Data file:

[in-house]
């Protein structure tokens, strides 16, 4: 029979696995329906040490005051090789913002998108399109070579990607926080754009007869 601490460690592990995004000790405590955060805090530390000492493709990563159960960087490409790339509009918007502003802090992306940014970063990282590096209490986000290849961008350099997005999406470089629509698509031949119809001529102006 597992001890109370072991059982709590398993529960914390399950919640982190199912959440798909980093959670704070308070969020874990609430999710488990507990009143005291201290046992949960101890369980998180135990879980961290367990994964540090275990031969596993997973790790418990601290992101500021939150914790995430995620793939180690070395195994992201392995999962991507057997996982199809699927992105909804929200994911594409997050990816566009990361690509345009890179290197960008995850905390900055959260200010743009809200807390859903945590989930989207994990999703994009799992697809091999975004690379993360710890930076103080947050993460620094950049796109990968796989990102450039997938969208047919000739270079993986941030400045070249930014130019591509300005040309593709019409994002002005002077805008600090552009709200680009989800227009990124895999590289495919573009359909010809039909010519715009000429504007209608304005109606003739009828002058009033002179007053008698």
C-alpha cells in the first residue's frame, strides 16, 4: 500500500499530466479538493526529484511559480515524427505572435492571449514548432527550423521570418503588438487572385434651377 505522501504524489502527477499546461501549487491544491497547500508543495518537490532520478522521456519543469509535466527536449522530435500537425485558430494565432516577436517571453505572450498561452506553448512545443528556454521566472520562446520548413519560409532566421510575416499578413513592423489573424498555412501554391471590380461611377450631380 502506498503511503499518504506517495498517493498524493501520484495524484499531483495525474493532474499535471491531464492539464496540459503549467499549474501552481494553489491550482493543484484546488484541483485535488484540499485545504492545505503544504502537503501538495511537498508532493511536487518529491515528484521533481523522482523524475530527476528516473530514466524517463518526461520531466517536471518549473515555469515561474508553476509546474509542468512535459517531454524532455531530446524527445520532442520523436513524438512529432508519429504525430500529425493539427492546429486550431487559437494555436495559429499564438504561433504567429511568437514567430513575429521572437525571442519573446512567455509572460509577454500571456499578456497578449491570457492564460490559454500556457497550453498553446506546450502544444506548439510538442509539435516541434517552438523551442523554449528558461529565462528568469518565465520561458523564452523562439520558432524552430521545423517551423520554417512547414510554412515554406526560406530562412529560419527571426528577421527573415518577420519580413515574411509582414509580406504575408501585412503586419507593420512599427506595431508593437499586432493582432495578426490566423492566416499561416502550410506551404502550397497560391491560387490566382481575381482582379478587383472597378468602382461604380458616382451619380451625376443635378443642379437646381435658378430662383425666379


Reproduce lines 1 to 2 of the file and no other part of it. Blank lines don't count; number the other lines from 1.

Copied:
[in-house]
């Protein structure tokens, strides 16, 4: 029979696995329906040490005051090789913002998108399109070579990607926080754009007869 601490460690592990995004000790405590955060805090530390000492493709990563159960960087490409790339509009918007502003802090992306940014970063990282590096209490986000290849961008350099997005999406470089629509698509031949119809001529102006 597992001890109370072991059982709590398993529960914390399950919640982190199912959440798909980093959670704070308070969020874990609430999710488990507990009143005291201290046992949960101890369980998180135990879980961290367990994964540090275990031969596993997973790790418990601290992101500021939150914790995430995620793939180690070395195994992201392995999962991507057997996982199809699927992105909804929200994911594409997050990816566009990361690509345009890179290197960008995850905390900055959260200010743009809200807390859903945590989930989207994990999703994009799992697809091999975004690379993360710890930076103080947050993460620094950049796109990968796989990102450039997938969208047919000739270079993986941030400045070249930014130019591509300005040309593709019409994002002005002077805008600090552009709200680009989800227009990124895999590289495919573009359909010809039909010519715009000429504007209608304005109606003739009828002058009033002179007053008698």